I grew up in a small town in Suffolk called Ipswich. The most famous person from the area before me was Nik Kershaw, since me ..... Ed Sheeran! I grew up on in a single parent family on council estates in Felixstowe and Ipswich. 

I was out dancing when I was really young. A club called Cindy's played the most amazing music and I fell in love with Soul Music. Glen Goldsmith, The Fat Back band, The SOS band and so many more. I connected to music for the first time and danced until the lights came on. I had money from a Saturday job (that I lied about my age to get) and drank water. 

A little known fact, I have known Ray Keith that long!. He was a DJ at Cindy's and I knew him 39 years ago. I worked with Ray years later at a radio station in East Anglia called Vibe FM, I worked on the commercial side and Ray had a show. I ran the Vibe weekenders and Ray and I decided we needed a room for old soul. Ray and I absolutely loved it, unfortunately, the other 2,000 people not so much, it was a one time thing but I enjoyed it.  

By 1989 I was already in love with music and dancing and really was not shy. I don't seem to have ever been shy and I don't really know why. I used to sing at school, when we moved town when I was 11, the first Friday of the first week I sang a solo in assembly in front of the whole school, and didn't get beaten up! Amazing hey!.

At 17 years of age I was working in an insurance company. They put me in the accounts department because I got an A in GCSE maths (I got an A in several subjects but apparently accounts was my calling! it has come in very useful in recent years but pretty useless at the time). I was living alone and supporting myself. 

I was going to raves around East Anglia and London. I met Jo, same age, working at the insurance company and she had grown up differently to me, not that we ever talked about it. She made me laugh a lot. She was so carefree. Jo had her own car, Cynthia Citreon and she wanted to come dancing too. We both looked ok and we danced similar, we ran on giggle power. We would leave Ipswich with enough fuel to get there and back and no money to get in, I would blag our entry, no idea how, but we didn't fail once. Thank you to the promoters of the raves.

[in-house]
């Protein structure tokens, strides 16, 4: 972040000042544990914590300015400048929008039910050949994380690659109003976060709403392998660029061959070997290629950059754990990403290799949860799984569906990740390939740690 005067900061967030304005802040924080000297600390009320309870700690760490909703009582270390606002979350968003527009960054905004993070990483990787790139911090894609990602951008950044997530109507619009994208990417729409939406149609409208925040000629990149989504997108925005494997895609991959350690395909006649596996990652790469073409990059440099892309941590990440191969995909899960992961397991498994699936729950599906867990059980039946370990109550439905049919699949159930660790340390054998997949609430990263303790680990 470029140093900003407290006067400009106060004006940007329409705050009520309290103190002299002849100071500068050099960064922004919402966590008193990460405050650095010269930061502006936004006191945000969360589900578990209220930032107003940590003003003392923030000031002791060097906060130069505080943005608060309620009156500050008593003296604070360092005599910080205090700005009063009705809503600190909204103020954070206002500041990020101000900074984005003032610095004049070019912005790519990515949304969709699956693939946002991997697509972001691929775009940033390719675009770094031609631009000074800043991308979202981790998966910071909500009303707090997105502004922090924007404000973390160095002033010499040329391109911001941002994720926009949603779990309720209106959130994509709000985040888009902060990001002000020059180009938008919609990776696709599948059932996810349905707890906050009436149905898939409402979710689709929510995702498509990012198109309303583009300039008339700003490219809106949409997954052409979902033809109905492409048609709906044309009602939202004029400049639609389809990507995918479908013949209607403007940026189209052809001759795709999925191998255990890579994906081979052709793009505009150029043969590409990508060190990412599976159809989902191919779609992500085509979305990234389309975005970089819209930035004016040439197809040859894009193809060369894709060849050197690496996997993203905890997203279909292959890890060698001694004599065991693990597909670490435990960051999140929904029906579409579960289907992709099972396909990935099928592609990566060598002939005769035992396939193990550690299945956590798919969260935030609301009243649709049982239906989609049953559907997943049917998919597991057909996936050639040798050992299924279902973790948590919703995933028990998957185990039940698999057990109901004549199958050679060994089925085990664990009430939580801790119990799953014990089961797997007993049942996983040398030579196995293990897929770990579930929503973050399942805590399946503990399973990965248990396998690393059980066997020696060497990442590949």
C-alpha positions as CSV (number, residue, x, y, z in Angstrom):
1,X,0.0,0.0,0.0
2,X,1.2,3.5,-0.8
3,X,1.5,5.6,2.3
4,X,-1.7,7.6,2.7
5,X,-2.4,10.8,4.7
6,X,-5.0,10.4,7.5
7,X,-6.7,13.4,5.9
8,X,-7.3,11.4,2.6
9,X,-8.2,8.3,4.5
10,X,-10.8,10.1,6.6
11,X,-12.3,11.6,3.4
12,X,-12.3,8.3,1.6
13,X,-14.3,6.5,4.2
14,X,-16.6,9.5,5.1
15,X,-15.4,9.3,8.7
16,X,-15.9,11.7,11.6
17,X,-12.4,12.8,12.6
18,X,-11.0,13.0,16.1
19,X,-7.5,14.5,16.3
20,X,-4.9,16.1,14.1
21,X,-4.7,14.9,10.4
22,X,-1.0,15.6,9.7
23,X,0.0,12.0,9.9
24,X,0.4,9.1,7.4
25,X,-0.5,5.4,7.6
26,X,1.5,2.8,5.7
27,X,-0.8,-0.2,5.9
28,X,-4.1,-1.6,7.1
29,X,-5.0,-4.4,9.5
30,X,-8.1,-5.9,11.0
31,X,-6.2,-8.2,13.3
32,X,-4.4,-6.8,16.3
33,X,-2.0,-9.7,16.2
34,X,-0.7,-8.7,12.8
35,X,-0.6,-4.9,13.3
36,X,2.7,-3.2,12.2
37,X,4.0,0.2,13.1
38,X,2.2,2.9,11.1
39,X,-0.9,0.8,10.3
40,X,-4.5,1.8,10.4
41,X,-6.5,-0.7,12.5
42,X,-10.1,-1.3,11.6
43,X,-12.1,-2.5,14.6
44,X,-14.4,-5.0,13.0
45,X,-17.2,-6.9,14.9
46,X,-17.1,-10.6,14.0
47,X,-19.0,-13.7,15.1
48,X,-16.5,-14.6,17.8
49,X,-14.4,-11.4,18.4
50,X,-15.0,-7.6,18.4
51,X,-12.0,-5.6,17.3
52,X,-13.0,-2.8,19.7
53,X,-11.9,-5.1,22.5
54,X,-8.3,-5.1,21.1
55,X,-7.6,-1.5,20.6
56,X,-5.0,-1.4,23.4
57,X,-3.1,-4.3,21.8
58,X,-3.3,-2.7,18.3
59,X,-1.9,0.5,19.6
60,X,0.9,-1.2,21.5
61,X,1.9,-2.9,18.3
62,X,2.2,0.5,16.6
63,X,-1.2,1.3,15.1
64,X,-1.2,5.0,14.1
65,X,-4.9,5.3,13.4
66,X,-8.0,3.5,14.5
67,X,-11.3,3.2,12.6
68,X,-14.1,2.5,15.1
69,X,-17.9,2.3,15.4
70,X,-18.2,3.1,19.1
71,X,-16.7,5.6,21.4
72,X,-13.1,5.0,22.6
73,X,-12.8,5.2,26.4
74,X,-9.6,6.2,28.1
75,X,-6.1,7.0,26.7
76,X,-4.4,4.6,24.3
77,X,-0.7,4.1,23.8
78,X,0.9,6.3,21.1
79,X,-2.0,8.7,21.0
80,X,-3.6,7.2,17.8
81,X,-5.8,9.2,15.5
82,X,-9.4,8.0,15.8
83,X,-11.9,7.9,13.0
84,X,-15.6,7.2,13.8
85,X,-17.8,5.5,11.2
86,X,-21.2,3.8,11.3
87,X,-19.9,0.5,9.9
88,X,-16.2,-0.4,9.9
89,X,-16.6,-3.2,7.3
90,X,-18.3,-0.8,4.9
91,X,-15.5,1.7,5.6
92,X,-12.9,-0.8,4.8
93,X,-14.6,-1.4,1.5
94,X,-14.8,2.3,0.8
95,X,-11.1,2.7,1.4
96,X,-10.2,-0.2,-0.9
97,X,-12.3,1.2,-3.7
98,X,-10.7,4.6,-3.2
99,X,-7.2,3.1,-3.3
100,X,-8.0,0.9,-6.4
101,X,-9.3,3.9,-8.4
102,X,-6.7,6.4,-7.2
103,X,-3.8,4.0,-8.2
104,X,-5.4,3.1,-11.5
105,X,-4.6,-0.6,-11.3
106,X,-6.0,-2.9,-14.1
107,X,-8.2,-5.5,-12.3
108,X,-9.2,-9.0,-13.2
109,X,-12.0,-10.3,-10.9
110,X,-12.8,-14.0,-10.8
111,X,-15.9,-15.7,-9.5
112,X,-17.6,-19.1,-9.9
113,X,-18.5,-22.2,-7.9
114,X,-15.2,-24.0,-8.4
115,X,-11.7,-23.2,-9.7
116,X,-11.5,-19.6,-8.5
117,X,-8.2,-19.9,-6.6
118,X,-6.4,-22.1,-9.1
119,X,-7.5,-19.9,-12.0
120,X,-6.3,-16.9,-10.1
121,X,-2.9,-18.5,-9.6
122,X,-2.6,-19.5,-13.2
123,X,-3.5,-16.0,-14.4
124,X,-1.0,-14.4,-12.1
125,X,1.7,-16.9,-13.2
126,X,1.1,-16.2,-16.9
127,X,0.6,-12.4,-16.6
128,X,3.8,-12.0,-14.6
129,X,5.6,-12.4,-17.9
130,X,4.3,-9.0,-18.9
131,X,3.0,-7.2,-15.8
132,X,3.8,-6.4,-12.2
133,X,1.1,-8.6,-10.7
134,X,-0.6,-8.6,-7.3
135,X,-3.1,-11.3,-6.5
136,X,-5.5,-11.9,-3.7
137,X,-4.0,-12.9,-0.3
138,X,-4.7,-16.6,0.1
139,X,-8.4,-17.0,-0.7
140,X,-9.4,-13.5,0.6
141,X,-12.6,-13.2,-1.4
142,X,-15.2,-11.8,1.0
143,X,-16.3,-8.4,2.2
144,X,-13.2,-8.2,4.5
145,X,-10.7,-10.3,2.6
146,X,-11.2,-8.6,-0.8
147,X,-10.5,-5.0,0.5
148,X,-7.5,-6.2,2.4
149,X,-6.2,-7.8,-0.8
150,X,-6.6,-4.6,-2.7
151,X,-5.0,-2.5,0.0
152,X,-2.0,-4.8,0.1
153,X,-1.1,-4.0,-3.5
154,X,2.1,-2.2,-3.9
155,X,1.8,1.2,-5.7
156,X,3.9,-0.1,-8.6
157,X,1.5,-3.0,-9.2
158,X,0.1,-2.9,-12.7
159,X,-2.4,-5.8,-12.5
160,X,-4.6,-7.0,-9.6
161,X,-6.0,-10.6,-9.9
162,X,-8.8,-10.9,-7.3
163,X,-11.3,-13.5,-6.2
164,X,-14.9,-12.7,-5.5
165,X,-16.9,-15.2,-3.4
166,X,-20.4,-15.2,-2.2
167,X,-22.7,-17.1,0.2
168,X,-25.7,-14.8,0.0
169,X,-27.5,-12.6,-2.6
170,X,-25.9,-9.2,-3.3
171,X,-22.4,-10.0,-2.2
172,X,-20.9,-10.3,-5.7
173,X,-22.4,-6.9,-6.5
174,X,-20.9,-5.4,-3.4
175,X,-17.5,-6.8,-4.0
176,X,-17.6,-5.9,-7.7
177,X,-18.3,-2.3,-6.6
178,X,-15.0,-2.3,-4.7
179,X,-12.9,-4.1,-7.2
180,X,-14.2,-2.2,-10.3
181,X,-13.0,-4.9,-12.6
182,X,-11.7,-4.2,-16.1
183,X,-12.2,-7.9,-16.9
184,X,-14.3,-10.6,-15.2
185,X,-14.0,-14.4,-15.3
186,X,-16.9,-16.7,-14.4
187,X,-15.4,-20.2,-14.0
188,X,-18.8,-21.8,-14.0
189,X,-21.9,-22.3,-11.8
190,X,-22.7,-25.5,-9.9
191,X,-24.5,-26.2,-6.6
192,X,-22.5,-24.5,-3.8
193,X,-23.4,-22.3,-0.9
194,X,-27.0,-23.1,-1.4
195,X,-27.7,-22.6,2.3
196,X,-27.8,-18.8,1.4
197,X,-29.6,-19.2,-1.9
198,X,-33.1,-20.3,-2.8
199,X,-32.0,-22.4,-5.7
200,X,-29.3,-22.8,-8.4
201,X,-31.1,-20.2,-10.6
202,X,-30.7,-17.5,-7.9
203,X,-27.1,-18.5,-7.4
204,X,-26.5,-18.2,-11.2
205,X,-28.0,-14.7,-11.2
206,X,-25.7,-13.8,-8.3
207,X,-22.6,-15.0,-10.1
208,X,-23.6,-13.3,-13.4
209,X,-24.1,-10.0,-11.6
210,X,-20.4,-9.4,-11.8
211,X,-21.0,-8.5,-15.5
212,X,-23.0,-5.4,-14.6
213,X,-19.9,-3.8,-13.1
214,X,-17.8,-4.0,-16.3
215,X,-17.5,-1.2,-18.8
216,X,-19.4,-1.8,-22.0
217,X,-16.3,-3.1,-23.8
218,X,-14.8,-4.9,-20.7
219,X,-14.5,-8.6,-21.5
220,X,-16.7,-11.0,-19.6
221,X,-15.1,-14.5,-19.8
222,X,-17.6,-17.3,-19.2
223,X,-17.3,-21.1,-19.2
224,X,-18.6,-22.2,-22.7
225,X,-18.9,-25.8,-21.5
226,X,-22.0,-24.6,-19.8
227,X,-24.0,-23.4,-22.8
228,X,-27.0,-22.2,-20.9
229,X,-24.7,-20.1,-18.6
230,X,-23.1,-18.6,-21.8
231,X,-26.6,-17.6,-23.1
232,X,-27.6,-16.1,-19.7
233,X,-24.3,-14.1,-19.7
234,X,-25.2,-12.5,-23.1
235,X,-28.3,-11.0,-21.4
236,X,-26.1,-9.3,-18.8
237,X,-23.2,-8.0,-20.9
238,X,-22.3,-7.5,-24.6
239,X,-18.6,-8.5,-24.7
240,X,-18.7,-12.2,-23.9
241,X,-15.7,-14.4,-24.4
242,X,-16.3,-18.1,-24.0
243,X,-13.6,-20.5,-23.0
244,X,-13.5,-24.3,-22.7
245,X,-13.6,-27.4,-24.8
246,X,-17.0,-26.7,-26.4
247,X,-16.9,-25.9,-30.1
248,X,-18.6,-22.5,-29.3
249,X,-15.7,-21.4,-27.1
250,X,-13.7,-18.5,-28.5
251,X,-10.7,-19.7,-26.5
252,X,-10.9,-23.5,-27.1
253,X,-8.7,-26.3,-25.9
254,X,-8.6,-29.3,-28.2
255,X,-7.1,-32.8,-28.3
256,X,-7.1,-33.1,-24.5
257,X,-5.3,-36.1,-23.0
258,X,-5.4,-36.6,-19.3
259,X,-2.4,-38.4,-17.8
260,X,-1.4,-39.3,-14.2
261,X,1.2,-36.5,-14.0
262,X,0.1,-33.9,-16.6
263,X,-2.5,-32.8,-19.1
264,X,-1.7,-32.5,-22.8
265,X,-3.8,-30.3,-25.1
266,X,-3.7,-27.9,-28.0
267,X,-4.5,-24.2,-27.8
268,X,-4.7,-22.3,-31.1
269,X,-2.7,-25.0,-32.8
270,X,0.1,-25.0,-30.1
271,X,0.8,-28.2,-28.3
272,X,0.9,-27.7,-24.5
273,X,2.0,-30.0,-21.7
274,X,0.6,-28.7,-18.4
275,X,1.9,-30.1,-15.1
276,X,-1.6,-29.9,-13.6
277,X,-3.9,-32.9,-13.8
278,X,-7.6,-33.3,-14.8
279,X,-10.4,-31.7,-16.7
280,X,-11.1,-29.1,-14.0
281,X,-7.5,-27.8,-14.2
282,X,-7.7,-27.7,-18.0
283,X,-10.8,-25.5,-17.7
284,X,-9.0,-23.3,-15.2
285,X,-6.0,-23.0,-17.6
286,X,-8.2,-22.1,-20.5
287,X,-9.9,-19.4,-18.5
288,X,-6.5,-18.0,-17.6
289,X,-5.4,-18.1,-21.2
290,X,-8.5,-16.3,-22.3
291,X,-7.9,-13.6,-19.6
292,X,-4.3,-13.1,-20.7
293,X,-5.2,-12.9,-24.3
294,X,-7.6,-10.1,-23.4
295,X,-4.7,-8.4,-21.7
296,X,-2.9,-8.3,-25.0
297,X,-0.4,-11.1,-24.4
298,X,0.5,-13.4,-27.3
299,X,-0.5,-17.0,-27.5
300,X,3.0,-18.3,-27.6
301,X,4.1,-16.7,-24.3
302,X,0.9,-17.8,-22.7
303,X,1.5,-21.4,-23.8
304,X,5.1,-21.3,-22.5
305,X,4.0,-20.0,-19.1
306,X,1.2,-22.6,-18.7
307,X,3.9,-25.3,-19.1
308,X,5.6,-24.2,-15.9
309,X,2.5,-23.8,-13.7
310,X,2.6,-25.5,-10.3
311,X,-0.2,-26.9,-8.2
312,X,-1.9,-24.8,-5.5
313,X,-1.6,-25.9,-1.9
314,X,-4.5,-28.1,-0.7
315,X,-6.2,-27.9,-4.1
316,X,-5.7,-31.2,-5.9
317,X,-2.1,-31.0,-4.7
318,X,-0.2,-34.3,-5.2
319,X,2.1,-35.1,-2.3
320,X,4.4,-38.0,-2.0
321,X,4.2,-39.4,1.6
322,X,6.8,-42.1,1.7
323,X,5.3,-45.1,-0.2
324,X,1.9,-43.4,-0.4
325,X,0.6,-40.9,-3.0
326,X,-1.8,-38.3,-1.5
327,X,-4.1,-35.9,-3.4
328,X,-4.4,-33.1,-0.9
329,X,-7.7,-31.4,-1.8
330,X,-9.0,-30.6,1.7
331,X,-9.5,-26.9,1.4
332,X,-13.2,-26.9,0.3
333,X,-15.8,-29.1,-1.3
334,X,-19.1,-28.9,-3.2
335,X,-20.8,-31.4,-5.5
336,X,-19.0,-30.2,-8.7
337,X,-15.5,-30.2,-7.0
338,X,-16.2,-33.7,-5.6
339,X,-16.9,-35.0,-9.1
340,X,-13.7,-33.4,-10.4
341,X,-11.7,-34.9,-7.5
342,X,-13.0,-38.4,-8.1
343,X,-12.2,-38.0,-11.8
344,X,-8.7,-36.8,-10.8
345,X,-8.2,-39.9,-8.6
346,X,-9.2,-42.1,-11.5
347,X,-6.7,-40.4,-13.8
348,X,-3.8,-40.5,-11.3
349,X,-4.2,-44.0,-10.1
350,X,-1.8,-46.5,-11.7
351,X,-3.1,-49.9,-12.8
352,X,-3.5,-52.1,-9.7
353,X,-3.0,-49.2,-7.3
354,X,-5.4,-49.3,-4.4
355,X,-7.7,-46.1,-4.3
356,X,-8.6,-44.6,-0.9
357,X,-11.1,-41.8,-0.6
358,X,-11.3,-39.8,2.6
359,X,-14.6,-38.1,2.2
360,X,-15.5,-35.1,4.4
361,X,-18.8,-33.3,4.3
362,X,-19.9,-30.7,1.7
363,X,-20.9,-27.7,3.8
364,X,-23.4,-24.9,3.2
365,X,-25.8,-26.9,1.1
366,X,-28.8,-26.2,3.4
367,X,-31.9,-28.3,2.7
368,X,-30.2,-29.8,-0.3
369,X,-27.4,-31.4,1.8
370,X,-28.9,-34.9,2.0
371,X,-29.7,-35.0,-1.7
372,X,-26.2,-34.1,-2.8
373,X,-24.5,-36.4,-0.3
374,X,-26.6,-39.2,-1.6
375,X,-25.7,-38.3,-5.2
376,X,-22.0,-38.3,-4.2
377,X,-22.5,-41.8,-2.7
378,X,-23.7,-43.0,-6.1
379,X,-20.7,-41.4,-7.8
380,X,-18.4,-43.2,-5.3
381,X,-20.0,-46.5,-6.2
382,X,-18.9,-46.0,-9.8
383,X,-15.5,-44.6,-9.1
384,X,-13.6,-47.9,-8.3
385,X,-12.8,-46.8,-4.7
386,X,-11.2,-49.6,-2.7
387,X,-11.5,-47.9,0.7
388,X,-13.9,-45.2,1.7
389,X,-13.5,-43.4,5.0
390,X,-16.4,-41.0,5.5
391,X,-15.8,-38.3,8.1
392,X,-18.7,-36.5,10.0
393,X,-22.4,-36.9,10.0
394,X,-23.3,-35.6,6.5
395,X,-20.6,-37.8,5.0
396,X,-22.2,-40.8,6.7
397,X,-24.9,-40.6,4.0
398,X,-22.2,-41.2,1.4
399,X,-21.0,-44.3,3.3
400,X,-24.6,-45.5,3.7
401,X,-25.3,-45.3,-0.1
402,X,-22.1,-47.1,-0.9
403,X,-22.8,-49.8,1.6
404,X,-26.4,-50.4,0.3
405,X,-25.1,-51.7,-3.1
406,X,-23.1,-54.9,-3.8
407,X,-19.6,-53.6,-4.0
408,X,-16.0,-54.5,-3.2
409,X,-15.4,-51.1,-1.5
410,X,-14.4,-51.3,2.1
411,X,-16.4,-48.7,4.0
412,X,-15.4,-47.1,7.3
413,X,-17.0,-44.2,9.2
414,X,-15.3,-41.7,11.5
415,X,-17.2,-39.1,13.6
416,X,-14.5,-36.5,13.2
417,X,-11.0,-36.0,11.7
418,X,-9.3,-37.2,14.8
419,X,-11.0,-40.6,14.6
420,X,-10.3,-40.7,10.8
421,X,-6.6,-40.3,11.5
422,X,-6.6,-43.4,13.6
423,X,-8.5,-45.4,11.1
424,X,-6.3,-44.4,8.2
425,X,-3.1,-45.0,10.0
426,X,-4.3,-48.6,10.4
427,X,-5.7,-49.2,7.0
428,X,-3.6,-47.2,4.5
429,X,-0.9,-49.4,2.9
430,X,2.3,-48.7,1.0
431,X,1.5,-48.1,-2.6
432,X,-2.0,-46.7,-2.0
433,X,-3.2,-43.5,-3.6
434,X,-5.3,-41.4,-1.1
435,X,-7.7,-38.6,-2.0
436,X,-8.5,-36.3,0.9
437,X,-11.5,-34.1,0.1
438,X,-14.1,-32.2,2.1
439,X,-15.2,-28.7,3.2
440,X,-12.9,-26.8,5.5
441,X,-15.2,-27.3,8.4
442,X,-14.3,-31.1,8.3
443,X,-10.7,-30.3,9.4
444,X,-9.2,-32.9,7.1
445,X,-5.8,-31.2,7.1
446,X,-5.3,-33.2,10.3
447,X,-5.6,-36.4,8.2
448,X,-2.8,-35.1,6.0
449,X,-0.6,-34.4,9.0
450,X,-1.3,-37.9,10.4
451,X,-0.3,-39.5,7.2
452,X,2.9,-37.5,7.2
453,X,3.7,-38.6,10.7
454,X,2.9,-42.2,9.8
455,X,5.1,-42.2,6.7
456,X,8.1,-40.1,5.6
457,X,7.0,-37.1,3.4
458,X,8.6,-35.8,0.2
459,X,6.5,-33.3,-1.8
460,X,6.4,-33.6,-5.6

On the way home from each rave we had a rule that we had to go around each roundabout as many times as we could til it made us dizzy, this was highly entertaining to us until we went to our first rave in Milton Keynes. 

Jo having her own car gave us so much freedom as we were not reliant on boys to give us a lift, a strange twist on feminism :) Anywhere that had a good sound system and a vibe, we went to. From the Braintree Barn and TuTu's to Great Yarmouth in Tiffanys and everywhere inbetween.

The illegal raves, absolutely hilarious, meeting at petrol stations off the main roads, along with 400 other ravers, waiting for one person to get a call and then we would follow in convoy. All you could see ahead of you was red break lights and behind, white headlights, everyone playing their own pre party in their cars on the way. When we got to the rave, we would dump the car and follow the music, which usually led us to an outbuilding on a farm, a barn or type of warehouse. We were all so happy that we were finally there but also concious that the police would know about it by then and our time was likely limited. We danced and lived the moment, which sometimes lasted a couple of hours and often lasted through to daylight. I don't remember finding the car or much of the drive home, just the energy of the music and the rave. 

 London raving in that early era was immense. I remember so many venues but can't put specific dates on them. Some of the clubs were pretty professional, some very London. I used to go to the dungeons, but stay in the courtyard, I was young!. The Astoria brings back memories I have repeated for years. New Years Eve 1989. At midnight there was no noise and lights, the whole club fell into darkness and as the new year arrived, the lazers lit the venue and the riff of Nomad's Devotion filled the venue. Each time I tell that story I remember every bit, where I was stood, what I was wearing, it still makes my skin tingle.